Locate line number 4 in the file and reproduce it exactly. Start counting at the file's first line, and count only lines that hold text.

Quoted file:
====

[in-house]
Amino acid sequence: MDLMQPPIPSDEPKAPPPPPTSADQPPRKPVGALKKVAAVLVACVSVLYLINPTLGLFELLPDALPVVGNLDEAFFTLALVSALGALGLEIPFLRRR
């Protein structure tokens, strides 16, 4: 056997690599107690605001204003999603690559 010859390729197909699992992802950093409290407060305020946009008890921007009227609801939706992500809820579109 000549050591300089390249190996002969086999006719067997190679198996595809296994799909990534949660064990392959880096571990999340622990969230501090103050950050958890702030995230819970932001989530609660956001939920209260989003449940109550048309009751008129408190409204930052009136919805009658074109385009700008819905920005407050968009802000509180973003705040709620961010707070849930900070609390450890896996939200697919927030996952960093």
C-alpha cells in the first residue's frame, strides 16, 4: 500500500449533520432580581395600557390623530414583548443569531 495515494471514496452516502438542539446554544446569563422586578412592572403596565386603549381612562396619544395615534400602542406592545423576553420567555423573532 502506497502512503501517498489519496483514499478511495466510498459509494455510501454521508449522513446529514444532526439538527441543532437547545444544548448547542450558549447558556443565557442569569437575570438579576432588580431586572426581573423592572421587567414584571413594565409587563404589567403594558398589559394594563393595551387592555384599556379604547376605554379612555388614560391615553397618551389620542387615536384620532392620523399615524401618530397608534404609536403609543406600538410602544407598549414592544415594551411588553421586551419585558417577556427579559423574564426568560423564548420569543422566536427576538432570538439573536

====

C-alpha cells in the first residue's frame, strides 16, 4: 500500500449533520432580581395600557390623530414583548443569531 495515494471514496452516502438542539446554544446569563422586578412592572403596565386603549381612562396619544395615534400602542406592545423576553420567555423573532 502506497502512503501517498489519496483514499478511495466510498459509494455510501454521508449522513446529514444532526439538527441543532437547545444544548448547542450558549447558556443565557442569569437575570438579576432588580431586572426581573423592572421587567414584571413594565409587563404589567403594558398589559394594563393595551387592555384599556379604547376605554379612555388614560391615553397618551389620542387615536384620532392620523399615524401618530397608534404609536403609543406600538410602544407598549414592544415594551411588553421586551419585558417577556427579559423574564426568560423564548420569543422566536427576538432570538439573536